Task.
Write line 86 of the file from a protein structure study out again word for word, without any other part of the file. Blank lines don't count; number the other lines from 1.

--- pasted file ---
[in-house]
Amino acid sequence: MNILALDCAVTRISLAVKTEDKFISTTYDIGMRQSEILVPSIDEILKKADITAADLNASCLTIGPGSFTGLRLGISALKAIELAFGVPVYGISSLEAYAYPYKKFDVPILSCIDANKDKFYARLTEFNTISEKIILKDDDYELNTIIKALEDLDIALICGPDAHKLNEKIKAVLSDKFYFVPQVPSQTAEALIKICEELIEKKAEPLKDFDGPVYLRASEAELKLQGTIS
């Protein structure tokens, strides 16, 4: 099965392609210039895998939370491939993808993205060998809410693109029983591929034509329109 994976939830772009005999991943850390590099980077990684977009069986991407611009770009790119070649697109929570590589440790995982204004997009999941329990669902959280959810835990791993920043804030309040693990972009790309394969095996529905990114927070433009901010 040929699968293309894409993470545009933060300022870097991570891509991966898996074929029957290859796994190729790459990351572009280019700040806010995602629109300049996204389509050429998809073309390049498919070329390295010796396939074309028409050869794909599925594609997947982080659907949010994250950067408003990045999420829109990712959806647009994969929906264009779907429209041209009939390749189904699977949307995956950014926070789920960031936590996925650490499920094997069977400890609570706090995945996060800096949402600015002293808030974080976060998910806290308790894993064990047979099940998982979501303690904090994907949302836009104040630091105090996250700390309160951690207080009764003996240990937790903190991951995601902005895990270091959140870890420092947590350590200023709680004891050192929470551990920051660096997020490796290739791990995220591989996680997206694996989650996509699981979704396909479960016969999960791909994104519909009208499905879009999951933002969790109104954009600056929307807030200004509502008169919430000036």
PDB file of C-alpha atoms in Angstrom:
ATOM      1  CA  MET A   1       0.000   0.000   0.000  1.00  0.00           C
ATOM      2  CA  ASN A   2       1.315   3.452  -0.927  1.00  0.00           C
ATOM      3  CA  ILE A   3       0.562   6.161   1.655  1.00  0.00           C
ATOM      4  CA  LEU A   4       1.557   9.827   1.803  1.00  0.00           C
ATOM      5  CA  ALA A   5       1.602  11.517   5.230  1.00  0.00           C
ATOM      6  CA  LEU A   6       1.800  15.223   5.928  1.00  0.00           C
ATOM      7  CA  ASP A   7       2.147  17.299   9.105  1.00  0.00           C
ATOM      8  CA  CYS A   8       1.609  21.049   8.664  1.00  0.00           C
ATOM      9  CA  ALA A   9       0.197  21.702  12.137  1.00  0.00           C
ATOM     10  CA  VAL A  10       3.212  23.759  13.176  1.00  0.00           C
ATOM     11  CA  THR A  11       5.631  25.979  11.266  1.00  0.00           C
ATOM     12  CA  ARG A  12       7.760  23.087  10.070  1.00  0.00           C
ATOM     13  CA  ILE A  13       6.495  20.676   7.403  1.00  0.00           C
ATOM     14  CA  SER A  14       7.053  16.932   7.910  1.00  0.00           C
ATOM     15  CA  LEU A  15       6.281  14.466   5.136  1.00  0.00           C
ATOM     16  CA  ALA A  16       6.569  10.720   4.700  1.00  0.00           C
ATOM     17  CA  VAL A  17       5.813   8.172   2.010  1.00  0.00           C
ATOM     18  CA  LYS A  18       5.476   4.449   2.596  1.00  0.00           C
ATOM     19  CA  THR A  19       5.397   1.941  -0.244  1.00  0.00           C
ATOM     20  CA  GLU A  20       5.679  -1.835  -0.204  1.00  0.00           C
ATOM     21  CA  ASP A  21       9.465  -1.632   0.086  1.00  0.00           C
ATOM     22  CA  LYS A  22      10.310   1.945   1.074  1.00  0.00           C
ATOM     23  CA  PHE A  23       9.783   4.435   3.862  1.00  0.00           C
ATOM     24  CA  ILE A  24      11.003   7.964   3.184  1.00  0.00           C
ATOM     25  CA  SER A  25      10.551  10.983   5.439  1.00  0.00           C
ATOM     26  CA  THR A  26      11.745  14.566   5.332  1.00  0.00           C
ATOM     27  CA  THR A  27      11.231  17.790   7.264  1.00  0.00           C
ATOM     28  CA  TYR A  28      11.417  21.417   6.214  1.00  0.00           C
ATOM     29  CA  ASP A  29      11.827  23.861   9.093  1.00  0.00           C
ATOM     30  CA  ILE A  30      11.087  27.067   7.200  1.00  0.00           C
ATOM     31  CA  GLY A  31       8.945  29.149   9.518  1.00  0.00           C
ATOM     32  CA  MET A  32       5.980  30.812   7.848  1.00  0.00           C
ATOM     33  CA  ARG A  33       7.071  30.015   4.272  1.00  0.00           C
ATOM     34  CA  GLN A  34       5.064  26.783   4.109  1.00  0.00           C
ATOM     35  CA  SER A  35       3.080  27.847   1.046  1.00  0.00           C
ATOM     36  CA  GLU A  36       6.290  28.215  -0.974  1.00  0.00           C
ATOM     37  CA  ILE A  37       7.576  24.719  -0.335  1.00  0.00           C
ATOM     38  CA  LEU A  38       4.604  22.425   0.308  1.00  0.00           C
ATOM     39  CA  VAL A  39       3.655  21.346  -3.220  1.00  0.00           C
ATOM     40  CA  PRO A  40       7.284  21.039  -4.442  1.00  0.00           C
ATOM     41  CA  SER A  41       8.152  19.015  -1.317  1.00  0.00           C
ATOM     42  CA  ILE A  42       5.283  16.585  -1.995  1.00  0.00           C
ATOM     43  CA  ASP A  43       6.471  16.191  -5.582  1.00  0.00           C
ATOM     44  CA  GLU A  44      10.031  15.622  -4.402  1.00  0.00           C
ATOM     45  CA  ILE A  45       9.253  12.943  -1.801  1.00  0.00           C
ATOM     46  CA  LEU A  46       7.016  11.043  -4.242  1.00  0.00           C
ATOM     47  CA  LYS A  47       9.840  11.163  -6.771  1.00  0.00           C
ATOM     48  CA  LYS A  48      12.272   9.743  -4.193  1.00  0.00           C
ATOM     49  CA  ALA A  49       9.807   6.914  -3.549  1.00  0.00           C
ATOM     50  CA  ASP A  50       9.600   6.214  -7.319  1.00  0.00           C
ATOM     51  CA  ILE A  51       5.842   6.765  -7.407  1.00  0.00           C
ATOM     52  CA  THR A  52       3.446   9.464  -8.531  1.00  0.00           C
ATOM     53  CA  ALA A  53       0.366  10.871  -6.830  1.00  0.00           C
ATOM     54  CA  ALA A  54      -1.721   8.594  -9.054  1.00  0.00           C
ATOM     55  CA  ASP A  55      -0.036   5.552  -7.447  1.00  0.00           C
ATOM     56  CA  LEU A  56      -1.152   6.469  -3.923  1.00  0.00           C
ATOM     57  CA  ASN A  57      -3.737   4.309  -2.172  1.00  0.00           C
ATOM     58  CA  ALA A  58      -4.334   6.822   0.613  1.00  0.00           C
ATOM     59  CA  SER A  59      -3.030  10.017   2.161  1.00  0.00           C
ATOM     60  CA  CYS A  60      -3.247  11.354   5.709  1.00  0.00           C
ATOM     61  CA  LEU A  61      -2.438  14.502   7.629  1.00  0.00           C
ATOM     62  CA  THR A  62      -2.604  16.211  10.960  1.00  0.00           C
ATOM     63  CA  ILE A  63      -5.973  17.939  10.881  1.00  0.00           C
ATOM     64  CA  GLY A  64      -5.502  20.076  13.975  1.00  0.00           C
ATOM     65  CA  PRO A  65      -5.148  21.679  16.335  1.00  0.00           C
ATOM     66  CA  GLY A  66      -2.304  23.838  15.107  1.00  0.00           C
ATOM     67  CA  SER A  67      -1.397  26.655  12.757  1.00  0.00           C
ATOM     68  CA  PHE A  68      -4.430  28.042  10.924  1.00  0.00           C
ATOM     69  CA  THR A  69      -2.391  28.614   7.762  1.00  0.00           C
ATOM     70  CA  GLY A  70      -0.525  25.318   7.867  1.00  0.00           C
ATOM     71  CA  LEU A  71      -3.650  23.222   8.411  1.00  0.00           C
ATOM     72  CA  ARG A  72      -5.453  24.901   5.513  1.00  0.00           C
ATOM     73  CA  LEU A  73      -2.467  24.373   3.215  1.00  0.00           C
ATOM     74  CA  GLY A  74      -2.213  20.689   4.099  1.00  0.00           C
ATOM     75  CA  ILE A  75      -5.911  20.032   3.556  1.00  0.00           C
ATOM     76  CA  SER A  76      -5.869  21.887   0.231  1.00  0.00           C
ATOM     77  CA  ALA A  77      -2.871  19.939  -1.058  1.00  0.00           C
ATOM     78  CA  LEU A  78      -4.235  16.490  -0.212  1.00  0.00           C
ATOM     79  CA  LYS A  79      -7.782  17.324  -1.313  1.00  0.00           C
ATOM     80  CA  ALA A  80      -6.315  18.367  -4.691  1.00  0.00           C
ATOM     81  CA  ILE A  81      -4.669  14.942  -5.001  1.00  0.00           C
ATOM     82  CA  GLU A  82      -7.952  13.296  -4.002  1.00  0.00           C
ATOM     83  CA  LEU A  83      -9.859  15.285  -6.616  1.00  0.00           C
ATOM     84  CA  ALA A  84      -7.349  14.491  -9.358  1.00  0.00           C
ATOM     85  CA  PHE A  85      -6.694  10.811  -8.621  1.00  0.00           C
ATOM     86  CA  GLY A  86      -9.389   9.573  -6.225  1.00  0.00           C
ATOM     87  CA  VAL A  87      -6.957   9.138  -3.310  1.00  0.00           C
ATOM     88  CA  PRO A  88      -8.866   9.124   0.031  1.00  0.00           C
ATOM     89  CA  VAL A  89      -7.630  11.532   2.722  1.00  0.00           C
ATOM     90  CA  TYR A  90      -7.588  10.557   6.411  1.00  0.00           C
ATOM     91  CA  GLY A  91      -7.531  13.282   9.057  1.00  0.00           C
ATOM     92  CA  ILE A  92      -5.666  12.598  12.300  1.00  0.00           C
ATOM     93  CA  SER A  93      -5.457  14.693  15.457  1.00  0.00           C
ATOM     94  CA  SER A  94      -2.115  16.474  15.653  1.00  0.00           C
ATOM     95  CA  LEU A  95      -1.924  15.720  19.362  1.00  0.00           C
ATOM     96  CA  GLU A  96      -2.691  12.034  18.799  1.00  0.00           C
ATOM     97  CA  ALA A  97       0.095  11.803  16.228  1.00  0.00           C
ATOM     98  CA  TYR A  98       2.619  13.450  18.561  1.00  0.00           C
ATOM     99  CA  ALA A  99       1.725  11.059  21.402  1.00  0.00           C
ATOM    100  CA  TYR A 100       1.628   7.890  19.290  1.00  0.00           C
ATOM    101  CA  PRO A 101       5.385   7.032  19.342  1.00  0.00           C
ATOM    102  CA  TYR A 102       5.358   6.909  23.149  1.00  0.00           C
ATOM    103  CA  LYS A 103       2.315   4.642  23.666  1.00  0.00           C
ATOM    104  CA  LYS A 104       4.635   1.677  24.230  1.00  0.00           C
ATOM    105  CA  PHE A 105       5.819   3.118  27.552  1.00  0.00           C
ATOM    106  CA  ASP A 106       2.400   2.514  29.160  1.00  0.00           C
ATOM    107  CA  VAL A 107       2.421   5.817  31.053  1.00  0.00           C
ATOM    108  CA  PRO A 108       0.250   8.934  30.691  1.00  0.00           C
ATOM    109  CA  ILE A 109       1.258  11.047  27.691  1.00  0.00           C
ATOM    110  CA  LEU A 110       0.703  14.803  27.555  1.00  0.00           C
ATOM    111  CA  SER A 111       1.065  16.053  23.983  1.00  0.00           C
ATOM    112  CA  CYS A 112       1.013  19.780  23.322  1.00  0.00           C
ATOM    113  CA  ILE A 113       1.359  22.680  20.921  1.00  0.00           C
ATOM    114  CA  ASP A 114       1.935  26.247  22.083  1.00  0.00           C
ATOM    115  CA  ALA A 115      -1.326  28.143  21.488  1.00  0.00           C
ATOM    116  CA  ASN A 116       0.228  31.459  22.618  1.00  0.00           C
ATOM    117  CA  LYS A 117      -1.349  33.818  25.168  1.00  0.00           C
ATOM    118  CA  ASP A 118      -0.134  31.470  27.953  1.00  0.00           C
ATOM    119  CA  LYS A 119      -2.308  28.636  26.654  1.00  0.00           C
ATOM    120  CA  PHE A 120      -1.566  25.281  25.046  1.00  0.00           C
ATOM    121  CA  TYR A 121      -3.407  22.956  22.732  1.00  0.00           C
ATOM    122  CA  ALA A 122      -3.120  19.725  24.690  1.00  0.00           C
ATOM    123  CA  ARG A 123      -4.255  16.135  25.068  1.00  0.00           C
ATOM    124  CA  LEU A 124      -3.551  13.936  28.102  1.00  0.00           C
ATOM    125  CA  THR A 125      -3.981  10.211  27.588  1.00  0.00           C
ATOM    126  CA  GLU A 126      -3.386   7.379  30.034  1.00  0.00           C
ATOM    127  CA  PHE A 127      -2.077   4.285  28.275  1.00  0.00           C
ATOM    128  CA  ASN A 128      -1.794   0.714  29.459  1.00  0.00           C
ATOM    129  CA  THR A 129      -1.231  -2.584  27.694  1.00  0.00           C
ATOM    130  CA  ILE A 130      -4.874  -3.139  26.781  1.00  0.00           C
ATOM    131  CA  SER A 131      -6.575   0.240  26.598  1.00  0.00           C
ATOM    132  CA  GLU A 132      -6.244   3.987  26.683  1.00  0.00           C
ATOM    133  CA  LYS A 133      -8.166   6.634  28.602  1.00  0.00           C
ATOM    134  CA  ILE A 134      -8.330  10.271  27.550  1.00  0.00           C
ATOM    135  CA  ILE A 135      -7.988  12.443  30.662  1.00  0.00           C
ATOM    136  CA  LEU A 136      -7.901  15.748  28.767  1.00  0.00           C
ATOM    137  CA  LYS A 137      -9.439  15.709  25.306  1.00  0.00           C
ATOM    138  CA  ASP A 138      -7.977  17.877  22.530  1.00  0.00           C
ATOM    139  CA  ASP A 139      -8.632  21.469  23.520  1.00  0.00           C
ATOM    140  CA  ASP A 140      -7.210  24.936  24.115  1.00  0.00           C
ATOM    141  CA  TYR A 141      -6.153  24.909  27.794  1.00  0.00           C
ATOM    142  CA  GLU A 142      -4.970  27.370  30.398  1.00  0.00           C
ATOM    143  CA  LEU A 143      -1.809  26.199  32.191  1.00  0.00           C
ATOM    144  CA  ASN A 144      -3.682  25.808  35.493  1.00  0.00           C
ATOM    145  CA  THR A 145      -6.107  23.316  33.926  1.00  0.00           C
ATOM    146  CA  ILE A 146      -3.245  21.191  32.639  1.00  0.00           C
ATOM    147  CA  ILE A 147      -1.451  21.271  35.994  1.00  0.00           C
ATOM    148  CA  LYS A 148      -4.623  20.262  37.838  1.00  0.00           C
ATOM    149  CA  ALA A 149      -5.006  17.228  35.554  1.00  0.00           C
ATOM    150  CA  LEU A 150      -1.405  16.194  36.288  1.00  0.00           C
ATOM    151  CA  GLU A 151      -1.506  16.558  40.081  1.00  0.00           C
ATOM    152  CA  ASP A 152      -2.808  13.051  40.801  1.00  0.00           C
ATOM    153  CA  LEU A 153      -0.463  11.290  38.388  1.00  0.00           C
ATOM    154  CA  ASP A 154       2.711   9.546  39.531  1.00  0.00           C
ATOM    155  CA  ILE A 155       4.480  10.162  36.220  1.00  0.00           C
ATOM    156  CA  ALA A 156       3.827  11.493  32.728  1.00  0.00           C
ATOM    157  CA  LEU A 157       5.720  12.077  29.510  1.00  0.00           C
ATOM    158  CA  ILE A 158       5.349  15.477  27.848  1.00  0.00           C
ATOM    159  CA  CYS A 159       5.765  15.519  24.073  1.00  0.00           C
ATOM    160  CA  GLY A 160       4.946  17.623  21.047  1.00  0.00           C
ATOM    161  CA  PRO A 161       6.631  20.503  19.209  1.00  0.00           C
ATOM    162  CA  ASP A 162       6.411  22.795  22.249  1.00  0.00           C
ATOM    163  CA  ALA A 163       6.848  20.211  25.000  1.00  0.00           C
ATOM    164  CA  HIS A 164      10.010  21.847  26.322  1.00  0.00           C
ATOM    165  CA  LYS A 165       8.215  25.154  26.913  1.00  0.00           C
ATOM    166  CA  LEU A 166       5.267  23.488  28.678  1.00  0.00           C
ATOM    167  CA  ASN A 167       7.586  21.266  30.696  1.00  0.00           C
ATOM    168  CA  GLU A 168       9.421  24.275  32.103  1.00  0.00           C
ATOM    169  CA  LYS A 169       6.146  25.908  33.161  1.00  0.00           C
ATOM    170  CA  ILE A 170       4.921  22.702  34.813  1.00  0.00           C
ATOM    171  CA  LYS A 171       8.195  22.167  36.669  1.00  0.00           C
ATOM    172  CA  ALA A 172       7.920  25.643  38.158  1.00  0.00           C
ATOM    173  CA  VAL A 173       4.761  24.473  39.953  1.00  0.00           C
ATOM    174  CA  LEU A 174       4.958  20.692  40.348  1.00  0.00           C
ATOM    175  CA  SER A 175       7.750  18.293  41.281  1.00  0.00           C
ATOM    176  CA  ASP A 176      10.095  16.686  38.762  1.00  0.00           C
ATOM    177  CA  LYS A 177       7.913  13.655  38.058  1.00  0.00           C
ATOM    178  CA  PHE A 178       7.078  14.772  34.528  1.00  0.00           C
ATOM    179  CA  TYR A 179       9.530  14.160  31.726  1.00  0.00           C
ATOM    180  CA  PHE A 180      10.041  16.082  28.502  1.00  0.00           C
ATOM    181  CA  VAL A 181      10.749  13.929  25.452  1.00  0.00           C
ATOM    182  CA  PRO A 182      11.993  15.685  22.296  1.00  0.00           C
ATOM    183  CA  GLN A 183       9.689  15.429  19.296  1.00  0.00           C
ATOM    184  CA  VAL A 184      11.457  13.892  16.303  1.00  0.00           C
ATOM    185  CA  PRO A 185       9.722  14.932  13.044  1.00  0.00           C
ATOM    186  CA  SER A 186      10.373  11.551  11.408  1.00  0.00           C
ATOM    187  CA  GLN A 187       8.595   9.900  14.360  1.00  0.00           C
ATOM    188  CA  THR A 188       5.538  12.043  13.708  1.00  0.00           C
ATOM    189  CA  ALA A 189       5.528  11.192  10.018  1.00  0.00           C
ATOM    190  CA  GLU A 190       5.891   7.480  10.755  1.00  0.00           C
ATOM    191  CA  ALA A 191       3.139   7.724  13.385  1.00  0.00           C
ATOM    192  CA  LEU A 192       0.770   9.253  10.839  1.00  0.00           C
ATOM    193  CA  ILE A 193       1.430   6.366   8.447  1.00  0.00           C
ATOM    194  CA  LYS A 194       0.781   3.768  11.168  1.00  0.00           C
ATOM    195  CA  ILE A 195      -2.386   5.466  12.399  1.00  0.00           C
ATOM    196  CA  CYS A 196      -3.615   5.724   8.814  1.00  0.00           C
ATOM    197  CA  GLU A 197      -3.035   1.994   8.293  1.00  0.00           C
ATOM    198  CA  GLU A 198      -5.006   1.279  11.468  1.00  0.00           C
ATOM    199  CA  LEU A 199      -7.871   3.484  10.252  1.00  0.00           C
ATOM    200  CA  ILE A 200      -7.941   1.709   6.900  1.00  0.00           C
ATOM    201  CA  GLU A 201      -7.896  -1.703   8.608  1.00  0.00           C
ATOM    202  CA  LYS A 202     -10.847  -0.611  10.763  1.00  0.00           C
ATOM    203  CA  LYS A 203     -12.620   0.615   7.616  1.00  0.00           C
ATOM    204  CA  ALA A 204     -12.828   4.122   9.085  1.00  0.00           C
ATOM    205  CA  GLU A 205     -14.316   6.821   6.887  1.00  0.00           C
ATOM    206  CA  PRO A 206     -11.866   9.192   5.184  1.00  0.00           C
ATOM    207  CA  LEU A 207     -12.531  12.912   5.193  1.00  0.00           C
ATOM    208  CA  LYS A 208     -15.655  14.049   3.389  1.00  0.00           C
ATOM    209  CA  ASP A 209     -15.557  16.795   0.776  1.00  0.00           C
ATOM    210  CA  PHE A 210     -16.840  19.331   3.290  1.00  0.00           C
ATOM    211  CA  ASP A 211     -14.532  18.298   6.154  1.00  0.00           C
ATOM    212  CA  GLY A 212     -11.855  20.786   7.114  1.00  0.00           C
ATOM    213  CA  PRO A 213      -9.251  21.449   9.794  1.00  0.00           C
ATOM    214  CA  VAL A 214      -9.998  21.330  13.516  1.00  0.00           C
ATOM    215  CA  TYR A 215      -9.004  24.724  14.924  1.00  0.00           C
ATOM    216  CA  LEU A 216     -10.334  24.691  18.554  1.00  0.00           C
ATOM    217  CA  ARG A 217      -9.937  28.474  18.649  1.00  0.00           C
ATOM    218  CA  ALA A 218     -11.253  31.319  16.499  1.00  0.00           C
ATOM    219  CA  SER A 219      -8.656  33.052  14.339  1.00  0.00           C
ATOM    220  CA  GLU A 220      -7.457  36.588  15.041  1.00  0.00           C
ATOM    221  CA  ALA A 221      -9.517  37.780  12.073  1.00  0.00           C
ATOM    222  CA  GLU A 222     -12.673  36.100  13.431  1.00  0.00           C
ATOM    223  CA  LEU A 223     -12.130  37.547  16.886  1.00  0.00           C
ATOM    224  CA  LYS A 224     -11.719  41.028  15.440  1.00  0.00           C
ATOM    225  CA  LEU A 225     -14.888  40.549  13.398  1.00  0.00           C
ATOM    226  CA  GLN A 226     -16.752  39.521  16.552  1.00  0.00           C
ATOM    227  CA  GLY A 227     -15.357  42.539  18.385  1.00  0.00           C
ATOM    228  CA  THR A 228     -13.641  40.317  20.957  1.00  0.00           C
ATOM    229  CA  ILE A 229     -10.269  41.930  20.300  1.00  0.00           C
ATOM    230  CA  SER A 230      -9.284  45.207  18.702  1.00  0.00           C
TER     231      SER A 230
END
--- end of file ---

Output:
ATOM     82  CA  GLU A  82      -7.952  13.296  -4.002  1.00  0.00           C